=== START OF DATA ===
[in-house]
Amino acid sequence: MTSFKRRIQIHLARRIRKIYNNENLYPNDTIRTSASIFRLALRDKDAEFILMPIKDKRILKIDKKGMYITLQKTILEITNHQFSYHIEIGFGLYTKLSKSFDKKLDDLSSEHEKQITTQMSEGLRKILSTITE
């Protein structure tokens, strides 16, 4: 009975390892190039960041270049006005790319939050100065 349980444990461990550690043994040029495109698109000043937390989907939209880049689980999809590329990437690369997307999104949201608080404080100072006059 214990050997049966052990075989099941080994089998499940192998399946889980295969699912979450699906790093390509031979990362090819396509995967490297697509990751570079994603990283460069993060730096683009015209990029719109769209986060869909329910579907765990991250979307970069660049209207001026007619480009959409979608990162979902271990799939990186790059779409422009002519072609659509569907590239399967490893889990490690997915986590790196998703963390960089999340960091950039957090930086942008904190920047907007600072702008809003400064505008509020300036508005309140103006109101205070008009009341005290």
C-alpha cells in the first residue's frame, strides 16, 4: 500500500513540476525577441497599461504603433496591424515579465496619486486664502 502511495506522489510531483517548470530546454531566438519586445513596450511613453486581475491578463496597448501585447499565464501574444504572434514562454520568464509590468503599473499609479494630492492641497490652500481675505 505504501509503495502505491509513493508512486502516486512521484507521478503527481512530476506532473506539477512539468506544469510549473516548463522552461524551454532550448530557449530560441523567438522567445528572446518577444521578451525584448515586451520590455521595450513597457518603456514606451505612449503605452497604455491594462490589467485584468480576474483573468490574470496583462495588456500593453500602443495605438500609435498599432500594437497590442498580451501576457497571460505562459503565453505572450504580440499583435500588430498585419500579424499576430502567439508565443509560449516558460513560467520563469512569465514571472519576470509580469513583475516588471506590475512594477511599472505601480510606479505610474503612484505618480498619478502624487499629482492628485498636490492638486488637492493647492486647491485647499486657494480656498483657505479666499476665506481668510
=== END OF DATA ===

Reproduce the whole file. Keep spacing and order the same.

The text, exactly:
[in-house]
Amino acid sequence: MTSFKRRIQIHLARRIRKIYNNENLYPNDTIRTSASIFRLALRDKDAEFILMPIKDKRILKIDKKGMYITLQKTILEITNHQFSYHIEIGFGLYTKLSKSFDKKLDDLSSEHEKQITTQMSEGLRKILSTITE
């Protein structure tokens, strides 16, 4: 009975390892190039960041270049006005790319939050100065 349980444990461990550690043994040029495109698109000043937390989907939209880049689980999809590329990437690369997307999104949201608080404080100072006059 214990050997049966052990075989099941080994089998499940192998399946889980295969699912979450699906790093390509031979990362090819396509995967490297697509990751570079994603990283460069993060730096683009015209990029719109769209986060869909329910579907765990991250979307970069660049209207001026007619480009959409979608990162979902271990799939990186790059779409422009002519072609659509569907590239399967490893889990490690997915986590790196998703963390960089999340960091950039957090930086942008904190920047907007600072702008809003400064505008509020300036508005309140103006109101205070008009009341005290």
C-alpha cells in the first residue's frame, strides 16, 4: 500500500513540476525577441497599461504603433496591424515579465496619486486664502 502511495506522489510531483517548470530546454531566438519586445513596450511613453486581475491578463496597448501585447499565464501574444504572434514562454520568464509590468503599473499609479494630492492641497490652500481675505 505504501509503495502505491509513493508512486502516486512521484507521478503527481512530476506532473506539477512539468506544469510549473516548463522552461524551454532550448530557449530560441523567438522567445528572446518577444521578451525584448515586451520590455521595450513597457518603456514606451505612449503605452497604455491594462490589467485584468480576474483573468490574470496583462495588456500593453500602443495605438500609435498599432500594437497590442498580451501576457497571460505562459503565453505572450504580440499583435500588430498585419500579424499576430502567439508565443509560449516558460513560467520563469512569465514571472519576470509580469513583475516588471506590475512594477511599472505601480510606479505610474503612484505618480498619478502624487499629482492628485498636490492638486488637492493647492486647491485647499486657494480656498483657505479666499476665506481668510